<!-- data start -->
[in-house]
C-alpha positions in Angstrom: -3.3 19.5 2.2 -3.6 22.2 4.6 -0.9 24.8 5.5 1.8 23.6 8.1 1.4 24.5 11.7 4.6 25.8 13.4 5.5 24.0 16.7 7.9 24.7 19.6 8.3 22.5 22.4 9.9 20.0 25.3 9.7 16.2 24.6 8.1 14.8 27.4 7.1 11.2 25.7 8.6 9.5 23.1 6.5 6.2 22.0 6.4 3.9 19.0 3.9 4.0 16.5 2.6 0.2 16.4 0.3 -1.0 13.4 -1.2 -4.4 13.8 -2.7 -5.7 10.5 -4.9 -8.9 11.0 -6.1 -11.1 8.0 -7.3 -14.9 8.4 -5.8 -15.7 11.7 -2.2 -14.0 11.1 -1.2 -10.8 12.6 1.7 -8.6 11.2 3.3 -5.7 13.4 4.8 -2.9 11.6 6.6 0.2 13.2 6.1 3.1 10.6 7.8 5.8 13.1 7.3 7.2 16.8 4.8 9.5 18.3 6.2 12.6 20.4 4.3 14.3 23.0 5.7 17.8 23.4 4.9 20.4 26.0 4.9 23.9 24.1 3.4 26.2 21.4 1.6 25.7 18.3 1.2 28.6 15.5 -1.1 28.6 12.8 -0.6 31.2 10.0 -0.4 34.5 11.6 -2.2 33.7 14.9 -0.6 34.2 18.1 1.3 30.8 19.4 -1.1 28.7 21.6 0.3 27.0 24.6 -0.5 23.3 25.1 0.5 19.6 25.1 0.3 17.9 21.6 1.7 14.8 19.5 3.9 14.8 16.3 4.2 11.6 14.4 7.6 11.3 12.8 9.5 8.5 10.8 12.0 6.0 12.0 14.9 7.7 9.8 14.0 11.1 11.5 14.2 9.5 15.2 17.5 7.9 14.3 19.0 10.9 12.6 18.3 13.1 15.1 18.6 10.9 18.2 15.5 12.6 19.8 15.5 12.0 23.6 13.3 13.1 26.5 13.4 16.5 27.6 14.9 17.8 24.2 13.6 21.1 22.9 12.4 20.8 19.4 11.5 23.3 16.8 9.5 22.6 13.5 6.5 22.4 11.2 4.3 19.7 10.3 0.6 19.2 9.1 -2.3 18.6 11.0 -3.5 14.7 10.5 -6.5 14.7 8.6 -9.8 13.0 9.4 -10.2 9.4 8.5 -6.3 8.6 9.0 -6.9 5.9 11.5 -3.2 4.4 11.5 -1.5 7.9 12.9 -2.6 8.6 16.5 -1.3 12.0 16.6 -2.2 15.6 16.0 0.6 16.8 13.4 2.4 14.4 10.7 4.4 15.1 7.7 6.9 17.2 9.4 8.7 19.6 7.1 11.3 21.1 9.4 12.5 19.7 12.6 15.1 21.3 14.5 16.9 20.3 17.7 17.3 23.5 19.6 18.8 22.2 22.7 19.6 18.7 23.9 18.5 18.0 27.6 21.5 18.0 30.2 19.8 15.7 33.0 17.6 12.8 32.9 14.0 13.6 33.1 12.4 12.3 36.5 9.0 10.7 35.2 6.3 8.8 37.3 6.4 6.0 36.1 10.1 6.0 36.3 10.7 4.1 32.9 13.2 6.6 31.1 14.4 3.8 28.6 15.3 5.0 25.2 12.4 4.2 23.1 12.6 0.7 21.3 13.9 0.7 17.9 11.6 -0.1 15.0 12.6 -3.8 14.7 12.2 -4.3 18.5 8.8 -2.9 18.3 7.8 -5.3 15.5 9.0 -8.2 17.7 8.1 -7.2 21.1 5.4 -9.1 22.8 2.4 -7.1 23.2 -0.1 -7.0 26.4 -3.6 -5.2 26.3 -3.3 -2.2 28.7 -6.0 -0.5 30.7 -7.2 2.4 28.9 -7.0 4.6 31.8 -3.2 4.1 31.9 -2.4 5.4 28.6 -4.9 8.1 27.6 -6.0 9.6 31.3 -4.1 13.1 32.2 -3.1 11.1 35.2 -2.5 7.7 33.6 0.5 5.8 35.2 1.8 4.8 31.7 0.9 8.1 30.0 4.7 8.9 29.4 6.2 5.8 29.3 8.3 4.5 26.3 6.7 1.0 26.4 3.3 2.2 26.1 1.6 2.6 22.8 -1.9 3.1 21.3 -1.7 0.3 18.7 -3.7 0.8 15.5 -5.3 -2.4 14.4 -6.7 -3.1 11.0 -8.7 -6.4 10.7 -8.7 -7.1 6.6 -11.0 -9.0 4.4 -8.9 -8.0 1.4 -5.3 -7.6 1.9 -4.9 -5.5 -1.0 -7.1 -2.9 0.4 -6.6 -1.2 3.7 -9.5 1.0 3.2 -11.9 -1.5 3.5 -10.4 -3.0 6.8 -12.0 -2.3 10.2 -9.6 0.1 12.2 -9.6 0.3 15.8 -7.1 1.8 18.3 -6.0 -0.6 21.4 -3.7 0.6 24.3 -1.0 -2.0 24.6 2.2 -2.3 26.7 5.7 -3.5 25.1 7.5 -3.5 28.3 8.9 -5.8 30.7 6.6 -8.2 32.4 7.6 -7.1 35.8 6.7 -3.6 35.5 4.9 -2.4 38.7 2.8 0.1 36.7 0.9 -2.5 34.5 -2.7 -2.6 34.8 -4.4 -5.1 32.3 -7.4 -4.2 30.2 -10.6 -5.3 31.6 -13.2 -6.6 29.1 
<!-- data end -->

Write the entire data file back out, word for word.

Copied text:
[in-house]
C-alpha positions in Angstrom: -3.3 19.5 2.2 -3.6 22.2 4.6 -0.9 24.8 5.5 1.8 23.6 8.1 1.4 24.5 11.7 4.6 25.8 13.4 5.5 24.0 16.7 7.9 24.7 19.6 8.3 22.5 22.4 9.9 20.0 25.3 9.7 16.2 24.6 8.1 14.8 27.4 7.1 11.2 25.7 8.6 9.5 23.1 6.5 6.2 22.0 6.4 3.9 19.0 3.9 4.0 16.5 2.6 0.2 16.4 0.3 -1.0 13.4 -1.2 -4.4 13.8 -2.7 -5.7 10.5 -4.9 -8.9 11.0 -6.1 -11.1 8.0 -7.3 -14.9 8.4 -5.8 -15.7 11.7 -2.2 -14.0 11.1 -1.2 -10.8 12.6 1.7 -8.6 11.2 3.3 -5.7 13.4 4.8 -2.9 11.6 6.6 0.2 13.2 6.1 3.1 10.6 7.8 5.8 13.1 7.3 7.2 16.8 4.8 9.5 18.3 6.2 12.6 20.4 4.3 14.3 23.0 5.7 17.8 23.4 4.9 20.4 26.0 4.9 23.9 24.1 3.4 26.2 21.4 1.6 25.7 18.3 1.2 28.6 15.5 -1.1 28.6 12.8 -0.6 31.2 10.0 -0.4 34.5 11.6 -2.2 33.7 14.9 -0.6 34.2 18.1 1.3 30.8 19.4 -1.1 28.7 21.6 0.3 27.0 24.6 -0.5 23.3 25.1 0.5 19.6 25.1 0.3 17.9 21.6 1.7 14.8 19.5 3.9 14.8 16.3 4.2 11.6 14.4 7.6 11.3 12.8 9.5 8.5 10.8 12.0 6.0 12.0 14.9 7.7 9.8 14.0 11.1 11.5 14.2 9.5 15.2 17.5 7.9 14.3 19.0 10.9 12.6 18.3 13.1 15.1 18.6 10.9 18.2 15.5 12.6 19.8 15.5 12.0 23.6 13.3 13.1 26.5 13.4 16.5 27.6 14.9 17.8 24.2 13.6 21.1 22.9 12.4 20.8 19.4 11.5 23.3 16.8 9.5 22.6 13.5 6.5 22.4 11.2 4.3 19.7 10.3 0.6 19.2 9.1 -2.3 18.6 11.0 -3.5 14.7 10.5 -6.5 14.7 8.6 -9.8 13.0 9.4 -10.2 9.4 8.5 -6.3 8.6 9.0 -6.9 5.9 11.5 -3.2 4.4 11.5 -1.5 7.9 12.9 -2.6 8.6 16.5 -1.3 12.0 16.6 -2.2 15.6 16.0 0.6 16.8 13.4 2.4 14.4 10.7 4.4 15.1 7.7 6.9 17.2 9.4 8.7 19.6 7.1 11.3 21.1 9.4 12.5 19.7 12.6 15.1 21.3 14.5 16.9 20.3 17.7 17.3 23.5 19.6 18.8 22.2 22.7 19.6 18.7 23.9 18.5 18.0 27.6 21.5 18.0 30.2 19.8 15.7 33.0 17.6 12.8 32.9 14.0 13.6 33.1 12.4 12.3 36.5 9.0 10.7 35.2 6.3 8.8 37.3 6.4 6.0 36.1 10.1 6.0 36.3 10.7 4.1 32.9 13.2 6.6 31.1 14.4 3.8 28.6 15.3 5.0 25.2 12.4 4.2 23.1 12.6 0.7 21.3 13.9 0.7 17.9 11.6 -0.1 15.0 12.6 -3.8 14.7 12.2 -4.3 18.5 8.8 -2.9 18.3 7.8 -5.3 15.5 9.0 -8.2 17.7 8.1 -7.2 21.1 5.4 -9.1 22.8 2.4 -7.1 23.2 -0.1 -7.0 26.4 -3.6 -5.2 26.3 -3.3 -2.2 28.7 -6.0 -0.5 30.7 -7.2 2.4 28.9 -7.0 4.6 31.8 -3.2 4.1 31.9 -2.4 5.4 28.6 -4.9 8.1 27.6 -6.0 9.6 31.3 -4.1 13.1 32.2 -3.1 11.1 35.2 -2.5 7.7 33.6 0.5 5.8 35.2 1.8 4.8 31.7 0.9 8.1 30.0 4.7 8.9 29.4 6.2 5.8 29.3 8.3 4.5 26.3 6.7 1.0 26.4 3.3 2.2 26.1 1.6 2.6 22.8 -1.9 3.1 21.3 -1.7 0.3 18.7 -3.7 0.8 15.5 -5.3 -2.4 14.4 -6.7 -3.1 11.0 -8.7 -6.4 10.7 -8.7 -7.1 6.6 -11.0 -9.0 4.4 -8.9 -8.0 1.4 -5.3 -7.6 1.9 -4.9 -5.5 -1.0 -7.1 -2.9 0.4 -6.6 -1.2 3.7 -9.5 1.0 3.2 -11.9 -1.5 3.5 -10.4 -3.0 6.8 -12.0 -2.3 10.2 -9.6 0.1 12.2 -9.6 0.3 15.8 -7.1 1.8 18.3 -6.0 -0.6 21.4 -3.7 0.6 24.3 -1.0 -2.0 24.6 2.2 -2.3 26.7 5.7 -3.5 25.1 7.5 -3.5 28.3 8.9 -5.8 30.7 6.6 -8.2 32.4 7.6 -7.1 35.8 6.7 -3.6 35.5 4.9 -2.4 38.7 2.8 0.1 36.7 0.9 -2.5 34.5 -2.7 -2.6 34.8 -4.4 -5.1 32.3 -7.4 -4.2 30.2 -10.6 -5.3 31.6 -13.2 -6.6 29.1 